Spot the frog, again

green treefrog Hyla cinerea not hiding very well in Japanese maple tree
Okay, I don’t suppose that one was very difficult at all. Camouflage works a lot better if it’s the same hue as the background…

So let me fill you in on what’s been going on. Aside from being busy with other projects, largely car repairs, I’ve been trying to get to another podcast. But I haven’t been very happy with my audio quality, which adds a bit of time with post-processing, and have been considering other options. One that I stumbled upon was rather intriguing: I had this cheap little audio recorder that I got mostly for notes and sound bites while out in the field, but I didn’t really consider it podcast quality. I had forgotten that I had a little lapel mic for it, and tried it out the other day. To my surprise, the resulting combination produced much better audio that the rig I’d been using, so I figured, Why not? And went ahead and recorded the next episode.

green treefrog Hyla cinerea hiding in downspoutWhat I had also forgotten was that the recorder has a tendency to simply drop out at times, not even producing a gap or silence but just deleting a section of audio (more than a few seconds at a time) without even a telltale click – just this abrupt jump in the sentence to something later on. That’s kind of hard to deal with, requiring re-recording of at least some sections, and if you’ve never attempted this, matching voice quality and intonations can be pretty hard, especially if you suffer from winter sinus issues. Not really an ideal situation. I am still playing with options, so we’ll see where this leads.

It is also getting to the end of the season for much of anything around here, though I may still snag some fall color images within the next few days. Curiously, a selection of green treefrogs (Hyla cinerea) have been hanging around in various locations within the yard, so I do some portraits from time to time just for the sake of it. The one seen here would spend daylight hours in the truncated downspout, the bottom stub that remained after I rerouted the top part into a rainbarrel, while the one at top would switch perches every couple of days. With the temperatures dropping, I expect them to seek their winter hidey-holes soon, but so far it hasn’t happened.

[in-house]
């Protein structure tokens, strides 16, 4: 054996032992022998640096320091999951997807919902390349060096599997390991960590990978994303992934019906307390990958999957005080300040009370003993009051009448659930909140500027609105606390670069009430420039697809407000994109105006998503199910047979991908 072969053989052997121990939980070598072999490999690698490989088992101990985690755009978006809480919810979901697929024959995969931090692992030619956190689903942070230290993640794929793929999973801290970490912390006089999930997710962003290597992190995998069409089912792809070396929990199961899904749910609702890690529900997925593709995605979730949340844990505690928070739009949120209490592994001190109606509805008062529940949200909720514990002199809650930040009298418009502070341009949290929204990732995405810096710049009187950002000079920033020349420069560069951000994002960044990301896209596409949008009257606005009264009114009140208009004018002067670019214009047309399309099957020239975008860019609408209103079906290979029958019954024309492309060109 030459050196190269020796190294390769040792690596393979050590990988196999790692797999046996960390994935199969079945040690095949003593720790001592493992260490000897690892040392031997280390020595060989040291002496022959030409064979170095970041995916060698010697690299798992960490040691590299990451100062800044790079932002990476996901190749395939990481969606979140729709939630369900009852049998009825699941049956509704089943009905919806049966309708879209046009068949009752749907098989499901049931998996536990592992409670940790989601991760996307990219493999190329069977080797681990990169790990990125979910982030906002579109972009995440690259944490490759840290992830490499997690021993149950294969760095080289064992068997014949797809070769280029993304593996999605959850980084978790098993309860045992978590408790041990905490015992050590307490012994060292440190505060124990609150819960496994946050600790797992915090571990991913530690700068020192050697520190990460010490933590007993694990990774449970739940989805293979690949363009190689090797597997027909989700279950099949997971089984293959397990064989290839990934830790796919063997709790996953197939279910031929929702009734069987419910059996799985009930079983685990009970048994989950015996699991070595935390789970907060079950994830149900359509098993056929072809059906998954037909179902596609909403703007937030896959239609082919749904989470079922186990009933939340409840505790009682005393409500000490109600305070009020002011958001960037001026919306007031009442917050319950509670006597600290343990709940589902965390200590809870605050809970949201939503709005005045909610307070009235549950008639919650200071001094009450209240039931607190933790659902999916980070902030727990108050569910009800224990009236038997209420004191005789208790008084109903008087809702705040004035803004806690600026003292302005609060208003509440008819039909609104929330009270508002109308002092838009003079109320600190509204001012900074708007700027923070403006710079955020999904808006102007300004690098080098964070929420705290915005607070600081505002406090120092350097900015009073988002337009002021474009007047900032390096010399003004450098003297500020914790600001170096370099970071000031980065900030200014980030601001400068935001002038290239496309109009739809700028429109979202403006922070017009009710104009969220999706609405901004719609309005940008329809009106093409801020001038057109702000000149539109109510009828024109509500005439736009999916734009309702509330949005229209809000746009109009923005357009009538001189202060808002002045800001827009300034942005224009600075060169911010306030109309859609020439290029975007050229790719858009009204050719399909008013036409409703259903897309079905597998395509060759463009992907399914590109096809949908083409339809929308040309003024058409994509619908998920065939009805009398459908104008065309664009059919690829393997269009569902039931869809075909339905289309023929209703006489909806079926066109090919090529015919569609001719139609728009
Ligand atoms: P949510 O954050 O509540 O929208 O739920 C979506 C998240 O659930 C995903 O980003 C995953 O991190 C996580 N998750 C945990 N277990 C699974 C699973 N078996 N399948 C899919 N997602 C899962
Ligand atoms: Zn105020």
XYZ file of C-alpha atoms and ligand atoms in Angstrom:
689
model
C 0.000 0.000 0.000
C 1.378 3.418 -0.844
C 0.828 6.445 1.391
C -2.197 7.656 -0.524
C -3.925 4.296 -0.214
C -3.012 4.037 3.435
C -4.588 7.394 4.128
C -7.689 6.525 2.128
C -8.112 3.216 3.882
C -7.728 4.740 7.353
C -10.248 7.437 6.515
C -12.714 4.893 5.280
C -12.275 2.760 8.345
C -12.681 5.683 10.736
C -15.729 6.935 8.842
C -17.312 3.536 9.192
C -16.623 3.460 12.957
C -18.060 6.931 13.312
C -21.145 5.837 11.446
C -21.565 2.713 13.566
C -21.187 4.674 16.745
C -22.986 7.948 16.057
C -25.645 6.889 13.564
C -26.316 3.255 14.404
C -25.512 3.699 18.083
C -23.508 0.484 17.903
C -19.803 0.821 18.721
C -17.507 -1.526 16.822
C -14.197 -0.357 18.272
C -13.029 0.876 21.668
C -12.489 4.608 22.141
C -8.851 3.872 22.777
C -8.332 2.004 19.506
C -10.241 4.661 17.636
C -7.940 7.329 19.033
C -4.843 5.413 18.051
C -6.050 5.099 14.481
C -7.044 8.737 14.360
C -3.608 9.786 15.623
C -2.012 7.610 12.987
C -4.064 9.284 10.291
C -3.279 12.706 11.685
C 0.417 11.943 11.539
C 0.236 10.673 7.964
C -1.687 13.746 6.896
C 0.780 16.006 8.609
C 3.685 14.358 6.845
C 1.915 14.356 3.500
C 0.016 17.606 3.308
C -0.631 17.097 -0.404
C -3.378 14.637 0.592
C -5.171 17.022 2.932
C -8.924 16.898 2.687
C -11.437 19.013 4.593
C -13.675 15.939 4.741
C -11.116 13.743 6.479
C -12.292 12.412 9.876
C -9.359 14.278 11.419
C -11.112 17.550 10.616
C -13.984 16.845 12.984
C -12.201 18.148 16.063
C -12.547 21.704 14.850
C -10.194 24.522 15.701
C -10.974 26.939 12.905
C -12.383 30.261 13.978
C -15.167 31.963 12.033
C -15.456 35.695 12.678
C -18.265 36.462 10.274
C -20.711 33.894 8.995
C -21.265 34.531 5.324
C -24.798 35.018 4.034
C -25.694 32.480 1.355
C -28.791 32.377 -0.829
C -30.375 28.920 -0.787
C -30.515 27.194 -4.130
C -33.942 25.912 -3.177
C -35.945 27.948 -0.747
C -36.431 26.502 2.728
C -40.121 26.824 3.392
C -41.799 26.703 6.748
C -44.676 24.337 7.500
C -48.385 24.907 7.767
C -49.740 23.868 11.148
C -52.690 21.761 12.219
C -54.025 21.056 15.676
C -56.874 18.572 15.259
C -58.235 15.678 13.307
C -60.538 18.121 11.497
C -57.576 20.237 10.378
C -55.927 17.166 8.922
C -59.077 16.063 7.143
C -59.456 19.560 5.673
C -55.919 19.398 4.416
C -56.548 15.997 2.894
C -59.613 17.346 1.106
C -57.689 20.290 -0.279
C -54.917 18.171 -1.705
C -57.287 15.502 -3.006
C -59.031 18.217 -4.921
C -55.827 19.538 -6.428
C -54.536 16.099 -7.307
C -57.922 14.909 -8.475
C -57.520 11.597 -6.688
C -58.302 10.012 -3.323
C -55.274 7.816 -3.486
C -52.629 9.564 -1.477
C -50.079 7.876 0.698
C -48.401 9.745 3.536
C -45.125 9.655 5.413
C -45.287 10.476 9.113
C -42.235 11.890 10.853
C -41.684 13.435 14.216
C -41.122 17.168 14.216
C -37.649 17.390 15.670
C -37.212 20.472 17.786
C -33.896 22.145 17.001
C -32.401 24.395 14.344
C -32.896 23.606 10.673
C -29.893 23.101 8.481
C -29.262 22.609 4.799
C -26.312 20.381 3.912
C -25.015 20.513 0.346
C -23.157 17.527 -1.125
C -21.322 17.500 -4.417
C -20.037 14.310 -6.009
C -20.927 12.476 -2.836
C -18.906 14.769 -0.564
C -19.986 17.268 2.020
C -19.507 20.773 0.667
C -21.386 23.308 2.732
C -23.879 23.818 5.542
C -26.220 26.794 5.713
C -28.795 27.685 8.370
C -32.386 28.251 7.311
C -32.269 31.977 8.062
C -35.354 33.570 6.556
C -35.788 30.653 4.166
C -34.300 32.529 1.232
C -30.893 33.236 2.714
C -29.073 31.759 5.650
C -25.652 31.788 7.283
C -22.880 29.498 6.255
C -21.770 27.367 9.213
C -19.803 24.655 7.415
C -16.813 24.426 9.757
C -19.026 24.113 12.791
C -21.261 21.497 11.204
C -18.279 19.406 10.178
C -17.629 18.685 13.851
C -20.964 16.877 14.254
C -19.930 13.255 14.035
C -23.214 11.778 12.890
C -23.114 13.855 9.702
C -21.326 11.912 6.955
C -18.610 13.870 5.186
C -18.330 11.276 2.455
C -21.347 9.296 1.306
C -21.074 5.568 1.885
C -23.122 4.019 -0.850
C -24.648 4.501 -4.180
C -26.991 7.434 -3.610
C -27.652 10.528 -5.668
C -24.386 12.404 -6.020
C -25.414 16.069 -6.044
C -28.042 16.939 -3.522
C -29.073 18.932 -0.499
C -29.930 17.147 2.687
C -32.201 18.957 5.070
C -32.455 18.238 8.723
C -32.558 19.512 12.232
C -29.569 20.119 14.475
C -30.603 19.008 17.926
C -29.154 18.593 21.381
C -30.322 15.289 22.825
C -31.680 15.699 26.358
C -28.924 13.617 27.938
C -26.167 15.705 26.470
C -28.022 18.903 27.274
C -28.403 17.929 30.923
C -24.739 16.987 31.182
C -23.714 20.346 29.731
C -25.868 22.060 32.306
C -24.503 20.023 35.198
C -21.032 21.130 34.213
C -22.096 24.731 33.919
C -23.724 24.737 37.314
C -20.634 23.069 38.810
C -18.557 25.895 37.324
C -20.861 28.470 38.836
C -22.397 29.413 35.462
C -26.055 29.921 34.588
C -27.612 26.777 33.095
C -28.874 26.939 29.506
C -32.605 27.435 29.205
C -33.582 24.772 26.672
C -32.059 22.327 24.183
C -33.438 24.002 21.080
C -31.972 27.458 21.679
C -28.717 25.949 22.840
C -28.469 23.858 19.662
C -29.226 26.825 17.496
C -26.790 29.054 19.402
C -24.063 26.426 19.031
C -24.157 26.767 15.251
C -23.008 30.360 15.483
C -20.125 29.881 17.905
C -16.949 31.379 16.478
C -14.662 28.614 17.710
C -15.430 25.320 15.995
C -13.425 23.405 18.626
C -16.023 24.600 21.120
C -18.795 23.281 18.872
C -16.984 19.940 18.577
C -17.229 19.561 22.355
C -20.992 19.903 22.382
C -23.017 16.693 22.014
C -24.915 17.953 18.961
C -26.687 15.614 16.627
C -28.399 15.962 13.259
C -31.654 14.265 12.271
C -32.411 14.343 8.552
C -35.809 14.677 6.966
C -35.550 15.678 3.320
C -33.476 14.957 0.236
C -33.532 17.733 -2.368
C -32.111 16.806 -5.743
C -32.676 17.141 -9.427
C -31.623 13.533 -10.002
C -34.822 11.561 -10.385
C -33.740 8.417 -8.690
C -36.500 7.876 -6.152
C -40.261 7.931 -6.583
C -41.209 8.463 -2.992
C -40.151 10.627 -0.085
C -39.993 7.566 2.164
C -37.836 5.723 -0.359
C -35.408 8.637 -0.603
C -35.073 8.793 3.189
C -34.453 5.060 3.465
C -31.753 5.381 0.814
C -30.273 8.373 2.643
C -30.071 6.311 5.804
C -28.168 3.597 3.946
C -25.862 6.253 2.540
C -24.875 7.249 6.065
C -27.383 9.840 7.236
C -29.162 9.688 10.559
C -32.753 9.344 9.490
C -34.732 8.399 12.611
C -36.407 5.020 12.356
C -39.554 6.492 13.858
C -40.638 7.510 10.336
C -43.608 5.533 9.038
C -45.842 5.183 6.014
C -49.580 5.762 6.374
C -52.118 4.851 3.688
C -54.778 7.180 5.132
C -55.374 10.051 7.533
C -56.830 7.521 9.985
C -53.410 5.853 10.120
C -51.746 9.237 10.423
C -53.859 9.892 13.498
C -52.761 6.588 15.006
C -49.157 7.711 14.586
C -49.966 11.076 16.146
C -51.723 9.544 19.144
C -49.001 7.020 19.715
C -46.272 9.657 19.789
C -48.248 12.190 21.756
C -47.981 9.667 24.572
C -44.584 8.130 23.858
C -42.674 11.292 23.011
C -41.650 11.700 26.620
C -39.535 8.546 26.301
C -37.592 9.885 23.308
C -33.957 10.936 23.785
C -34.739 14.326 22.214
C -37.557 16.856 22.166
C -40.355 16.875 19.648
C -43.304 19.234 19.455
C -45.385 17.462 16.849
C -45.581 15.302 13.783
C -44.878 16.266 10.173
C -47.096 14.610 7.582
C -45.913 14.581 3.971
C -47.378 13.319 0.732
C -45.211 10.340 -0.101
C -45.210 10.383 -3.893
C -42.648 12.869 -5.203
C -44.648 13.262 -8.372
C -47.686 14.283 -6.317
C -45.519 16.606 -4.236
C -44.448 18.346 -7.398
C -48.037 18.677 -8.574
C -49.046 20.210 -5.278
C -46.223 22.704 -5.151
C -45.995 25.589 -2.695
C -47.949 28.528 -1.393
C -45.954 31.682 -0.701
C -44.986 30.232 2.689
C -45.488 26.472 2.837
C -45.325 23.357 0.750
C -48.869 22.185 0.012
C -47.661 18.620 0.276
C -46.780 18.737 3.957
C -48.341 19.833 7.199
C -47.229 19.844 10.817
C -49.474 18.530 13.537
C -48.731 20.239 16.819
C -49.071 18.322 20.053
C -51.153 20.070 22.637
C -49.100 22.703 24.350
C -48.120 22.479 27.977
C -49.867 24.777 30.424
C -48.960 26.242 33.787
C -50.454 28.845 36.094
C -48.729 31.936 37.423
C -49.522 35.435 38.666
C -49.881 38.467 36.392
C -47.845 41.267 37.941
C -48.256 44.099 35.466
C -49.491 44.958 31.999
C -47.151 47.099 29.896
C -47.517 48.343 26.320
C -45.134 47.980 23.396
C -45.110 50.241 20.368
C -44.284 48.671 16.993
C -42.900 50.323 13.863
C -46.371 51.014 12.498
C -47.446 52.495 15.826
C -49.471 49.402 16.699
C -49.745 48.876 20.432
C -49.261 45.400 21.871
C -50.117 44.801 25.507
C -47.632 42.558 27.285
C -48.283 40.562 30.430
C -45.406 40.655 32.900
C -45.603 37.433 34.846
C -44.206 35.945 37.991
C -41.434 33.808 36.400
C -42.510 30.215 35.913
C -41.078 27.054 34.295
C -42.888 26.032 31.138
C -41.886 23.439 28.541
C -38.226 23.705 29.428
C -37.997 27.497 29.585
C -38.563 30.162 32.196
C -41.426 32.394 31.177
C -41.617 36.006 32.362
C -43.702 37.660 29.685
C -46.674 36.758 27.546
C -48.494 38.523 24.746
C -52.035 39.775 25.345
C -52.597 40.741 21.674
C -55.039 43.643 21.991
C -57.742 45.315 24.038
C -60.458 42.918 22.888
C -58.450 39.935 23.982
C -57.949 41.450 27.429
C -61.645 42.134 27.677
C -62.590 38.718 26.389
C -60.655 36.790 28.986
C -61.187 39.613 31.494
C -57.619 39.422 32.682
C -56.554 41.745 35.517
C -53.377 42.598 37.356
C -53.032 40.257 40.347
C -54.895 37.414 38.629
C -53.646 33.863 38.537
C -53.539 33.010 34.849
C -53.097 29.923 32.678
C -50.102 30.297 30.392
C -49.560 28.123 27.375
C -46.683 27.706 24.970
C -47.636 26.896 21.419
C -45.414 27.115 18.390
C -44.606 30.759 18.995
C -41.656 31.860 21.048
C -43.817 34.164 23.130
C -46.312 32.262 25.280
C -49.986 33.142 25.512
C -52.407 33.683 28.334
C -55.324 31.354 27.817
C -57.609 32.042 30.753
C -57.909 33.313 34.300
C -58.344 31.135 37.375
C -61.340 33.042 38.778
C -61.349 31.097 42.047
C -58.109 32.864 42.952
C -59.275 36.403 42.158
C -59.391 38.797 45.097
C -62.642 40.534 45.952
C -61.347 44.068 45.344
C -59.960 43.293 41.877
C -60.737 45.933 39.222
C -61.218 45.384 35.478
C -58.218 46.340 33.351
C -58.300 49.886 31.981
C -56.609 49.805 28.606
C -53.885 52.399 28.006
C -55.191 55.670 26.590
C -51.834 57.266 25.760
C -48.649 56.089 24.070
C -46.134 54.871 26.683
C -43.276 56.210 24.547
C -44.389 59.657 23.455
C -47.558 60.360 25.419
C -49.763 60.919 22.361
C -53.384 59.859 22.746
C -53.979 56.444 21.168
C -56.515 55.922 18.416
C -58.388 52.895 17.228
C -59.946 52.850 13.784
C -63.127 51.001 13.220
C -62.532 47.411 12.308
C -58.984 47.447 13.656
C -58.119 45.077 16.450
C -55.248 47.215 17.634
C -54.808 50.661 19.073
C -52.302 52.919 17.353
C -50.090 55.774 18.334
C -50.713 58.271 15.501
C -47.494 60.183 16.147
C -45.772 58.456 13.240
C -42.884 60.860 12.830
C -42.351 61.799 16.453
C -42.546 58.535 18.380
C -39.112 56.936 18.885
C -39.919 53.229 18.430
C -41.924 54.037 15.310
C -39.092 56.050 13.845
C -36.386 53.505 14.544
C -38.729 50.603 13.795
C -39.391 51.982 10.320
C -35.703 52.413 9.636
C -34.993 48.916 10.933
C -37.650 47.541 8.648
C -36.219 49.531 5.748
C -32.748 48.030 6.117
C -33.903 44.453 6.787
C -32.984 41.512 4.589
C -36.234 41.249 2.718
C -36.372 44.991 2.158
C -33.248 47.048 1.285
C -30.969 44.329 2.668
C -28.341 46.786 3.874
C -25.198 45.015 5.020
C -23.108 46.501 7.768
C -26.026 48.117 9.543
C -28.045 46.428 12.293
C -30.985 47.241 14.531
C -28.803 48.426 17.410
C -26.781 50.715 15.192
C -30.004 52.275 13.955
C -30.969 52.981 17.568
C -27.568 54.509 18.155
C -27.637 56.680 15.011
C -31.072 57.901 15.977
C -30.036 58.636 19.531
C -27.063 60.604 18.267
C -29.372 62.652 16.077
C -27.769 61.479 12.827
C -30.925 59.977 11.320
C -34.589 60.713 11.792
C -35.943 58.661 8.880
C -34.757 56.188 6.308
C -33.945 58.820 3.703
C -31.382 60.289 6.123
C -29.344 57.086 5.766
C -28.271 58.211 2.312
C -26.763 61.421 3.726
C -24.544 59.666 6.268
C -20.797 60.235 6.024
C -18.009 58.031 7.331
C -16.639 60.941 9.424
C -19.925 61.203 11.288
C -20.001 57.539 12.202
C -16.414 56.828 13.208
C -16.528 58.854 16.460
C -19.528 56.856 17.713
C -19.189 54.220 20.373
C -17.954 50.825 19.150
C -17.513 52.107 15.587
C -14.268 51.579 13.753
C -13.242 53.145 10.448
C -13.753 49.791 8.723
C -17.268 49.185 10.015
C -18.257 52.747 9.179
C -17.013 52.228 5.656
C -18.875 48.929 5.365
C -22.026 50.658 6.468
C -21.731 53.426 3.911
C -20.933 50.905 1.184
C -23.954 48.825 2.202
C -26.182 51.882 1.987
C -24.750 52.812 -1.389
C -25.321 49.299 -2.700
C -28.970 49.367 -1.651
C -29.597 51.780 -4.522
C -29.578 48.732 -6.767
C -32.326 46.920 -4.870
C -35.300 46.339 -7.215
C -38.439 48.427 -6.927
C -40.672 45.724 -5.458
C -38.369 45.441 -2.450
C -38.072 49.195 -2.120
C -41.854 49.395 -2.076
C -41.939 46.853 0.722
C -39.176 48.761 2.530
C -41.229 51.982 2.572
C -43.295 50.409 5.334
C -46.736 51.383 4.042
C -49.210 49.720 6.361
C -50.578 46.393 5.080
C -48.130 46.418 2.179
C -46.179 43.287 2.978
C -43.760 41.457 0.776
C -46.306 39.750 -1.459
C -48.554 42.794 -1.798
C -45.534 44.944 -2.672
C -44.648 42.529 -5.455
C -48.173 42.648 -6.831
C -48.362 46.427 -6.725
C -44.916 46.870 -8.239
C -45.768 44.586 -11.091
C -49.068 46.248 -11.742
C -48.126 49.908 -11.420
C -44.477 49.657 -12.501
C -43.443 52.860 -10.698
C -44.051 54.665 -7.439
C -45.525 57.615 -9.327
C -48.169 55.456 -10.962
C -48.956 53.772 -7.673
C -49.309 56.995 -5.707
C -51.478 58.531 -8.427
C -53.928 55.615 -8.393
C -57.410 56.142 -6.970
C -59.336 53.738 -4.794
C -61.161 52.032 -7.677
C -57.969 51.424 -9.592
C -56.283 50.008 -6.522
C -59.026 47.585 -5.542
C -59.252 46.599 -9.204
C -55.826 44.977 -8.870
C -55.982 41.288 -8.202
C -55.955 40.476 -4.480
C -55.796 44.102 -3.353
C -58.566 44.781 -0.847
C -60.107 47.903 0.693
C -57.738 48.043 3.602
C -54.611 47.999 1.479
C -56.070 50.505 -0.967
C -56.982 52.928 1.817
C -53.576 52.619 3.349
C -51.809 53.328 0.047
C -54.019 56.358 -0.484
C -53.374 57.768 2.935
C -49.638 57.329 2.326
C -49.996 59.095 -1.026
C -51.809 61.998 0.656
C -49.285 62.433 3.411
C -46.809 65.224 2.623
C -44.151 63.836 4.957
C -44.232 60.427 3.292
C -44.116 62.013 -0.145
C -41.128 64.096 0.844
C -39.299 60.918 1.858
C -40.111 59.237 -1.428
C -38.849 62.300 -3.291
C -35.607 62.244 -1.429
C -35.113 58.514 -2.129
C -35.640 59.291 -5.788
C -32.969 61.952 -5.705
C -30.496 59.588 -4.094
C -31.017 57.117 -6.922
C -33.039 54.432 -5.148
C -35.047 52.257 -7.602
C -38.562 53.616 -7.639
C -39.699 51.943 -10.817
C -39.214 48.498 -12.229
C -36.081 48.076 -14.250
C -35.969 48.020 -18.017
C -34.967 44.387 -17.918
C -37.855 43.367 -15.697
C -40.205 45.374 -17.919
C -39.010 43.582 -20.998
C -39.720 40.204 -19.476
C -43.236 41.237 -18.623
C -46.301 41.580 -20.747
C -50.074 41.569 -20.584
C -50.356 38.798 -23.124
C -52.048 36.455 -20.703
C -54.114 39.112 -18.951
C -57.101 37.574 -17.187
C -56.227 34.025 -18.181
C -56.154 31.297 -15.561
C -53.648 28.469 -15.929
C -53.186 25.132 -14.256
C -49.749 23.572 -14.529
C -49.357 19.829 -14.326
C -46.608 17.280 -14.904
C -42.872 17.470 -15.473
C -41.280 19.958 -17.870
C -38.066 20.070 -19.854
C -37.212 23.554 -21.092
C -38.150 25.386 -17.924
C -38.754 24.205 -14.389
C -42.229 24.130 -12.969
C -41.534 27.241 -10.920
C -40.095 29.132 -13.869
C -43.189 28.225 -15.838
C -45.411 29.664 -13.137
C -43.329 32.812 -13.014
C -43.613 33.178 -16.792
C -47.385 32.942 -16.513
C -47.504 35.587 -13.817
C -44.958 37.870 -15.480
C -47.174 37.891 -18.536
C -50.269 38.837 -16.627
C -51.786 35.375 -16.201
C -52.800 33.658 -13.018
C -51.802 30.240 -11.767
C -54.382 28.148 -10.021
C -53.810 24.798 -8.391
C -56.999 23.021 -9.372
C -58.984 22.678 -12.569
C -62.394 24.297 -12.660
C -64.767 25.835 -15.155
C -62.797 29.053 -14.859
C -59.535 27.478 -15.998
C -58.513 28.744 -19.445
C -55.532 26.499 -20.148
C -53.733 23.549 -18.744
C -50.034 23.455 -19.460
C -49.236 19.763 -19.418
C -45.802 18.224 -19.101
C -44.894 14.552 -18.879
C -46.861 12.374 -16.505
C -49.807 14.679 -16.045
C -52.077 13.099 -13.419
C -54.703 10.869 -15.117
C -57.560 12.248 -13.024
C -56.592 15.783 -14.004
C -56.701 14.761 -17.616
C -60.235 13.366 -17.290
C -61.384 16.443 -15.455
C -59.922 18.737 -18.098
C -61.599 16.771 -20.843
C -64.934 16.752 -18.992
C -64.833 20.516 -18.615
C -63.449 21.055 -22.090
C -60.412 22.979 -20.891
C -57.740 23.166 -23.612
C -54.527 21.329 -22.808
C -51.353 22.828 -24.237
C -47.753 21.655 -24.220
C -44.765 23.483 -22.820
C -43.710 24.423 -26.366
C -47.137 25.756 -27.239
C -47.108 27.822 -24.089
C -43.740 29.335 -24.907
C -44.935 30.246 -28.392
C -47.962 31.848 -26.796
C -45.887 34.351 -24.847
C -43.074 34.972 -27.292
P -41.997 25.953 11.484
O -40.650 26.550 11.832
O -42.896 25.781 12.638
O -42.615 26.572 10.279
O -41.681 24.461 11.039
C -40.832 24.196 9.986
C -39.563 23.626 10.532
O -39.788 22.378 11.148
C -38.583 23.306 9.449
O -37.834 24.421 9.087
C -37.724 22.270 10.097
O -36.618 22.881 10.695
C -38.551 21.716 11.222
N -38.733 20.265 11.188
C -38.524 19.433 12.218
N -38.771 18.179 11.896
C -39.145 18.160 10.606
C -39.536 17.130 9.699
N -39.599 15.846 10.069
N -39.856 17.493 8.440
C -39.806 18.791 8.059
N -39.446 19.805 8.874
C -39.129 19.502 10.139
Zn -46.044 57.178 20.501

green treefrog Hyla cinerea in Japanese maple
This is the same frog, same location, and same time as the one that opened the post, so if you compare the two images, you might be able to imagine the challenge in positioning that was required for this face-to-face shot – thankfully the Japanese maple isn’t that tall, but it was still a bit awkward. I’d like to think it was worth the effort, though. It’s actually a stack of two separate frames; in one, the eyes were in sharp focus, and in the other, the eyes slightly out but the nostrils in focus, so I just combined the two. This is what can happen shooting at f4 while on tiptoe, holding leaves out of the way of the camera.

green treefrog Hyla cinerea on potted dracaena grass
Close inspection of the coloration pattern has convinced me that this is the same one, even though two had been seen simultaneously in that maple. This time, it’s on a potted dracaena grass that sat on the front steps, the same plant that sported a tiny wet mantis in this post (it shares the pot with a geranium.) The debris it is coated with came from traipsing through the potting soil with perpetually-damp skin to get to this perch. Since this is a night shot, I used the flash rig at f16, providing a slightly different color rendition than the previous shot (under overcast skies) and a better depth of field. Meanwhile, a pair (at least) of darker-colored specimens, such as the last one from this post, has been seen at varying times around the back of the house, where the one in the downspout resides. To say nothing of the five or so green frogs (not treefrogs) that still reside in the backyard pond. If they’re happy, I’m happy.

Anyway, I’ll get the podcast finished eventually, through one method or another. Keep watching this space.